Among intellectual property rights though, the survey findings revealed copyrights and trademarks, followed closely by (trade) secrecy and difficulty in reverse engineering as outranking patents as an important strategy for achieving competitive advantage.
So, what incentive effects do patents have for tech entrepreneurs? With respect to the four types of innovation, (1.) inventing new products, processes, or services, (2.) conducting initial R&D, (3.) creating internal tools or processes, and (4.) undertaking the risks and costs of commercializing innovation, the survey investigators applied a scale, where 0 = no incentive, 1 = weak incentive, 2 = moderate incentive, and 3 = strong incentive.
Somewhat surprisingly, the respondents reported that patents provide weak incentives for engaging in core activities, such as invention of new products and commercialization. On the other hand, biotech and medical device firms reported that patents provided moderate incentives.
So, here’s the paradox. If patents provide only a weak incentive for investing in innovation among software start-ups, why are two-thirds of the VX firms (largely VC-backed) and at least one-quarter of the D&B firms seeking patents?
The answer to this paradox, according to the survey investigator’s, may actually lie in the perception held among software entrepreneurs. That perception is that patents may be perceived as important to potential – prospective funders, such as venture capitalists, angel investors, commercial banks, and friends and family.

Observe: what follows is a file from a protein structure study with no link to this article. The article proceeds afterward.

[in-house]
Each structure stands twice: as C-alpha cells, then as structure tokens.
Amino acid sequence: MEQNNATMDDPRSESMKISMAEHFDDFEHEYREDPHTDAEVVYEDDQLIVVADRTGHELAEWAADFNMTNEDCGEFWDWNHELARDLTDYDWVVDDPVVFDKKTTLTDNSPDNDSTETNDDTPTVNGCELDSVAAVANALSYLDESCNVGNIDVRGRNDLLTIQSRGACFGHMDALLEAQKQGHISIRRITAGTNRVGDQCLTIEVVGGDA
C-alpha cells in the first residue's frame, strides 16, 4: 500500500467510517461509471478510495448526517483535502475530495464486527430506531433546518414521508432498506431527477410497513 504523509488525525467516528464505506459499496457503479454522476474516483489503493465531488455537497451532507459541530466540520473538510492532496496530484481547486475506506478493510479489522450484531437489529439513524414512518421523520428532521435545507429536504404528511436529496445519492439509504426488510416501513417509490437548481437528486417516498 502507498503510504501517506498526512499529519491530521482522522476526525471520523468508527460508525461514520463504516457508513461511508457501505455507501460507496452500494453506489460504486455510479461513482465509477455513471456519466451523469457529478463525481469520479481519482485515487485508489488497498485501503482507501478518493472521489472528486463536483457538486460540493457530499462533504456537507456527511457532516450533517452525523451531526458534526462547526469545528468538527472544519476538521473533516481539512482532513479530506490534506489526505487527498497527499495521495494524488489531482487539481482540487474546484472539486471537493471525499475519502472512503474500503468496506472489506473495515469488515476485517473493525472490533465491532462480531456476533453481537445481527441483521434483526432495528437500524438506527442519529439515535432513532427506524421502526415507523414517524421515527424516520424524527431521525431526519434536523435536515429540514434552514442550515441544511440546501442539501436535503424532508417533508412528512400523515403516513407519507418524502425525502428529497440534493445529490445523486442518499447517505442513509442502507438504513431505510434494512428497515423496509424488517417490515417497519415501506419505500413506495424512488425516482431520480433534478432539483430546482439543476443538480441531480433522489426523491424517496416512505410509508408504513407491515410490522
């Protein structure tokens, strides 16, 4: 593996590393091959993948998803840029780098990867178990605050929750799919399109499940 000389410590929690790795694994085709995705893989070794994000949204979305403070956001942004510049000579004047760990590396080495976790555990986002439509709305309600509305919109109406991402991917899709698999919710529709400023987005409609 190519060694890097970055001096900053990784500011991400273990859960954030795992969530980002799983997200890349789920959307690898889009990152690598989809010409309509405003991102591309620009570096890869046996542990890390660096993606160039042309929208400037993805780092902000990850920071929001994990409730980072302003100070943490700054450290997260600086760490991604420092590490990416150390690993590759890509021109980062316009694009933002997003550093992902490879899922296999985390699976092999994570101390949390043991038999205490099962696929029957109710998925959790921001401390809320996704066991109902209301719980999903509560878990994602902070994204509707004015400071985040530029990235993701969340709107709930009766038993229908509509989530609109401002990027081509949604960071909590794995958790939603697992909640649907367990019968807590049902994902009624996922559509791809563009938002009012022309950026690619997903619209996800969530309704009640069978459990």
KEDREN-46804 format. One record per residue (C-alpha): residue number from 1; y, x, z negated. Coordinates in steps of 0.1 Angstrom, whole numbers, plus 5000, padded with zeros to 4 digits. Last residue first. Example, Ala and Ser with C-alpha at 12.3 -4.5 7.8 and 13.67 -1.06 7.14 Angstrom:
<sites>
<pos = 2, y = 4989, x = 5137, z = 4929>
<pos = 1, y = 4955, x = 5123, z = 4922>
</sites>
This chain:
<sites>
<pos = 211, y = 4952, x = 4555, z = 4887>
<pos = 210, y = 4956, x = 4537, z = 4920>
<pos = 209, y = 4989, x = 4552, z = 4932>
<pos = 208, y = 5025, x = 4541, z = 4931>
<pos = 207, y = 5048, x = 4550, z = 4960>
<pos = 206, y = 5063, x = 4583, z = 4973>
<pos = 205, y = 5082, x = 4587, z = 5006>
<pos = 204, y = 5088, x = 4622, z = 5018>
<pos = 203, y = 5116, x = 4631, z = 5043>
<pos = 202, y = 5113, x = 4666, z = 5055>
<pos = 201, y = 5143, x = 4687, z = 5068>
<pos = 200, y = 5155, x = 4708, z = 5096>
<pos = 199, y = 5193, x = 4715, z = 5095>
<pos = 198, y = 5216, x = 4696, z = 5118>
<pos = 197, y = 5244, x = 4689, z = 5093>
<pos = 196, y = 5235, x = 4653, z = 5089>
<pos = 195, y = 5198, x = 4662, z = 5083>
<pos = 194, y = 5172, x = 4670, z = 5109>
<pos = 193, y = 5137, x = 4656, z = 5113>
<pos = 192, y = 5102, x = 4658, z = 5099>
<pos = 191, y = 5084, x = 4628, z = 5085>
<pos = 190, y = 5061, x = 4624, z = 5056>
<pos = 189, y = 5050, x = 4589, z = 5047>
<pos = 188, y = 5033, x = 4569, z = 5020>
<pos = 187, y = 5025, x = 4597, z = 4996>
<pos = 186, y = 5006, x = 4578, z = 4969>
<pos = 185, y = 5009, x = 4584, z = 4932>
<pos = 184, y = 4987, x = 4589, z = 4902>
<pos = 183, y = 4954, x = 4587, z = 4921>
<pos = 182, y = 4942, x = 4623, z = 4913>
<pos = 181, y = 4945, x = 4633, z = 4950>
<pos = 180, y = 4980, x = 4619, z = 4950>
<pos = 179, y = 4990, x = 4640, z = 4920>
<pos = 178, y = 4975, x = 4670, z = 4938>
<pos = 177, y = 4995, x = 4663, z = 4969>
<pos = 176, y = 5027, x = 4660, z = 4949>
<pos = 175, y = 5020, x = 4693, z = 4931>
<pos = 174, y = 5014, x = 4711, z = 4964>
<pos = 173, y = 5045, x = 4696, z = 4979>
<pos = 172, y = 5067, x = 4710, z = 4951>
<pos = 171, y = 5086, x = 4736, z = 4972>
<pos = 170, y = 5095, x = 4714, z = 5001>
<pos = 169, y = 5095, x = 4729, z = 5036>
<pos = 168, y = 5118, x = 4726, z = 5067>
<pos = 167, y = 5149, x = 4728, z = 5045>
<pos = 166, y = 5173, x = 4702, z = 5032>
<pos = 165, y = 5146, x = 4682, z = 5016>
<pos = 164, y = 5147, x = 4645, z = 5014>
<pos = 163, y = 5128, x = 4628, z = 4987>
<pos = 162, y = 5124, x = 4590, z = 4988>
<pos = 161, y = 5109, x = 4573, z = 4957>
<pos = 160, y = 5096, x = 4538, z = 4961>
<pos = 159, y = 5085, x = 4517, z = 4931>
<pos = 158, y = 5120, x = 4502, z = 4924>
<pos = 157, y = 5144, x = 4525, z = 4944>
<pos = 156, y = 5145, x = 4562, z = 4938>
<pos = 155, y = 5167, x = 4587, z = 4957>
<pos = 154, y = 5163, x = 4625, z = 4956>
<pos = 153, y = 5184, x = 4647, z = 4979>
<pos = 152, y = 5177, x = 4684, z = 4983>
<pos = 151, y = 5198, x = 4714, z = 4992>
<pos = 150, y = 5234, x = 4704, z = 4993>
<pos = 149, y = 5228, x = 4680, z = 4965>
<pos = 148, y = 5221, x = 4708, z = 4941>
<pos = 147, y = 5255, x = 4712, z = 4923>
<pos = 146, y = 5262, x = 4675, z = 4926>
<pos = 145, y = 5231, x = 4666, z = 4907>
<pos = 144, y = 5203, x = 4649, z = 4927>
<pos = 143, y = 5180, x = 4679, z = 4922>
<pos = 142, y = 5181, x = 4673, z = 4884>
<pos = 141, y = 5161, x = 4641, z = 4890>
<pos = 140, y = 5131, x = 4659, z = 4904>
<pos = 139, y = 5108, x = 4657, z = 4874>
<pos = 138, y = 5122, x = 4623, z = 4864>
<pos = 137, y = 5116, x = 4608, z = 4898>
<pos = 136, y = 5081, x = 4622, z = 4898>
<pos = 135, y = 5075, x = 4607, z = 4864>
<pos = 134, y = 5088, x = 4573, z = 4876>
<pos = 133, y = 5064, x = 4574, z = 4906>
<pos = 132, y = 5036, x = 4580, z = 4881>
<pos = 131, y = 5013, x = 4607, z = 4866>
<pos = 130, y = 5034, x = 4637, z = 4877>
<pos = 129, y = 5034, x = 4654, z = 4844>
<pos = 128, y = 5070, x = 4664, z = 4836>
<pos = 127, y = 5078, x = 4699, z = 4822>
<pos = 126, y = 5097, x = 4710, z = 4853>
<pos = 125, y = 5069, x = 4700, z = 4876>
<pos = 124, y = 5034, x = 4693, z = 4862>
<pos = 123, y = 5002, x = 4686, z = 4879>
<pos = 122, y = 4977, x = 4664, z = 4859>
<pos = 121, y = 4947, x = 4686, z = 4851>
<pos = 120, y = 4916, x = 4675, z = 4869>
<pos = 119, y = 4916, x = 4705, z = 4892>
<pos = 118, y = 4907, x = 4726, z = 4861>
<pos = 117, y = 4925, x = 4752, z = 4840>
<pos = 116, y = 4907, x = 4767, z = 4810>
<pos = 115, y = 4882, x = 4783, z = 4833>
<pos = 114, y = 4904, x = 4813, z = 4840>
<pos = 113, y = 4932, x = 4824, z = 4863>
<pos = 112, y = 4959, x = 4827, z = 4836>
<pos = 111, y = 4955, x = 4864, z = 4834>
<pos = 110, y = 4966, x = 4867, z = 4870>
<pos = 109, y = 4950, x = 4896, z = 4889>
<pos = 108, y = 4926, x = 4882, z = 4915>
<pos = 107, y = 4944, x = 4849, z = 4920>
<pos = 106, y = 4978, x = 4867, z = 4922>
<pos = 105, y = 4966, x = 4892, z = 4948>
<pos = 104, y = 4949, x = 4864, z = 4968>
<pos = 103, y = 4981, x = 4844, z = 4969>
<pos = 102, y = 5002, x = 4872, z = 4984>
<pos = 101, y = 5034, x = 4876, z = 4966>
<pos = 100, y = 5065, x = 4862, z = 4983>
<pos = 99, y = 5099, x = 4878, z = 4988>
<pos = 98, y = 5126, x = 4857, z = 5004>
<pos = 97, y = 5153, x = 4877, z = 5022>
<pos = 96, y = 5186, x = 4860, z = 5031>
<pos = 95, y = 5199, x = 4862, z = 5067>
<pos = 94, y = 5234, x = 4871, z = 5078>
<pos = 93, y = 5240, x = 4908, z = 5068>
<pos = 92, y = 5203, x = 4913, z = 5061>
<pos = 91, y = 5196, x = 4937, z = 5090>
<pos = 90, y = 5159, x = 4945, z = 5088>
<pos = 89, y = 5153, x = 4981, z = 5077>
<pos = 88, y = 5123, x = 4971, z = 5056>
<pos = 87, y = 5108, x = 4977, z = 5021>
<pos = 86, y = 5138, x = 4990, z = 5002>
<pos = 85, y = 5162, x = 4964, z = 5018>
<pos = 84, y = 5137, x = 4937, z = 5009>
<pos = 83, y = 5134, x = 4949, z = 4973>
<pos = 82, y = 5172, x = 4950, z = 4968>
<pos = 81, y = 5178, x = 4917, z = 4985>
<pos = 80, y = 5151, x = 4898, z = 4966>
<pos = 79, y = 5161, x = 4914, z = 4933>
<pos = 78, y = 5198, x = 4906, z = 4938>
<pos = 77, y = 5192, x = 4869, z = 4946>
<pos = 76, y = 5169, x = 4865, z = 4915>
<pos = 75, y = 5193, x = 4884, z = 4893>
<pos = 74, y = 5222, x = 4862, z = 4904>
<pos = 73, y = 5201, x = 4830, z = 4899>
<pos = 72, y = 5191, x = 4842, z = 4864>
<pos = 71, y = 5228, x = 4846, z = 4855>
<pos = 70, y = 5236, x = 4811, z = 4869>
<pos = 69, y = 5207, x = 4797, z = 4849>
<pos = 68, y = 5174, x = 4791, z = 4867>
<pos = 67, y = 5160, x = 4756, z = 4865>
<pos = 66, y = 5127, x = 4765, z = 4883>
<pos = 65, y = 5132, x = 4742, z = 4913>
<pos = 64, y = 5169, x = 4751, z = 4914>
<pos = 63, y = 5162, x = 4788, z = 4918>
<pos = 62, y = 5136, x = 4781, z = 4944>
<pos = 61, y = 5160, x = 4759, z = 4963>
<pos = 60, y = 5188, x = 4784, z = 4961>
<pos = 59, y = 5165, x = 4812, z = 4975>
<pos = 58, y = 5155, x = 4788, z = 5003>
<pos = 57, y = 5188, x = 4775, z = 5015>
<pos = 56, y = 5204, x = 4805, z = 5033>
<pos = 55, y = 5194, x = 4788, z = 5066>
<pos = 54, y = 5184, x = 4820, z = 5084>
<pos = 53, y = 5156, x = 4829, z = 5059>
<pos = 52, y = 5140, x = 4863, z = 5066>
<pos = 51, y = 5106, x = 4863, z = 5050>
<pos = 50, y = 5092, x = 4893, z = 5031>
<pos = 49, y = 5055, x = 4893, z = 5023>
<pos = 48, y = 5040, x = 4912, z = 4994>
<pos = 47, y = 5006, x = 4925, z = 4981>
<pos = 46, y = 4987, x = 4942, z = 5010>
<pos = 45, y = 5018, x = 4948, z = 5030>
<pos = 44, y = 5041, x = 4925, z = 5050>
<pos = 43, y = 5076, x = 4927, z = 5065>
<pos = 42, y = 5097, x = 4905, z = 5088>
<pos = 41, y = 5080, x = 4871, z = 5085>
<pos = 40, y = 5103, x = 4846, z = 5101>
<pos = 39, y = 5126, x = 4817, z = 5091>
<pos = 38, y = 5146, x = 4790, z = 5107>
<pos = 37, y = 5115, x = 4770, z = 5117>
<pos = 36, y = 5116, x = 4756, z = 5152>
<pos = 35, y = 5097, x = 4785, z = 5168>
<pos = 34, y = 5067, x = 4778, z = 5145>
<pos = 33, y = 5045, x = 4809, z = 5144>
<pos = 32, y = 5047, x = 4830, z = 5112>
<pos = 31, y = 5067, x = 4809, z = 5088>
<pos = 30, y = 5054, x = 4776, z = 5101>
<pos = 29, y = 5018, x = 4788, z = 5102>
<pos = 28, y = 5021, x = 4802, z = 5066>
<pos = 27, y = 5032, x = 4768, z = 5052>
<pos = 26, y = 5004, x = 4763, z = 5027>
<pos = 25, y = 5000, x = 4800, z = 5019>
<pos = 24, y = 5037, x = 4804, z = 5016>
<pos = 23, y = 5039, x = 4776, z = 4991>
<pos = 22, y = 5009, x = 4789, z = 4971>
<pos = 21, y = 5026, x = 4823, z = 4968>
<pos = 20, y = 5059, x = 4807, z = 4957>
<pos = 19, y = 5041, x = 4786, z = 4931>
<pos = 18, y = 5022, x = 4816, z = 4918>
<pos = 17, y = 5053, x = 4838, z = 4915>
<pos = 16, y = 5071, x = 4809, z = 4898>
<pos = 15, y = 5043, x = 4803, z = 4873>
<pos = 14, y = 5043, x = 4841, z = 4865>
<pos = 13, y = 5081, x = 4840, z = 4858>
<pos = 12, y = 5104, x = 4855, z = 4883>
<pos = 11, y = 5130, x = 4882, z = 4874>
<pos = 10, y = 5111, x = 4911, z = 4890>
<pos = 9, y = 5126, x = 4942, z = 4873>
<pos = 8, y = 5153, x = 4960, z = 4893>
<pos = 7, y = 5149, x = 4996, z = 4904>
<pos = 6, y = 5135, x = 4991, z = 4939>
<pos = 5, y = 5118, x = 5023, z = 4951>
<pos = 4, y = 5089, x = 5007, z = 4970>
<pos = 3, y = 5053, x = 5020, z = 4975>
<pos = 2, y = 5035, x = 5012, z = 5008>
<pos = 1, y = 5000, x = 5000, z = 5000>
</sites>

The investigator’s base this answer on the (survey) finding that sixty percent of software start-up respondents, who had actually negotiated with venture capitalist’s, reported that that they perceived patents to be an important factor in the VC’s invest – don’t invest decision. Between 40% and 50% of the software respondents also reported that patents were perceived to be important to other types of investors, such as angels, investment banks, and other companies.
So, what’s the larger message from this surveys findings? In my view, it’s that tech entrepreneurs ought not assume patents are the only, or necessarily the best strategy (option) for achieving success and competitive advantage. Each form of intellectual property, i.e., patent, trademark, copyright, and trade secrecy carry upsides and downsides. And, perhaps equally important, tech entrepreneurs ought not overlook or dismiss the complimentary (intangible) assets that routinely accompany and/or evolve from innovation to become valuable and competitive advantage driving assets!
(This post was adapted by Mr. Moberly from the work of Professor Pamela Samuelson’s article in ‘O’Reilly Radar’ and the recently published article, “High Technology Entrepreneurs and the Patent System: Results of the 2008 Berkeley Patent Survey.” )
The ‘Business IP and Intangible Asset Blog’ is researched and written by Mr. Moberly to provide insights and additional views for company management teams, boards, and employees to aid in identifying, assessing, valuing, protecting, and profiting from their intangible assets. I welcome and respect your comments and perspectives at firstname.lastname@example.org.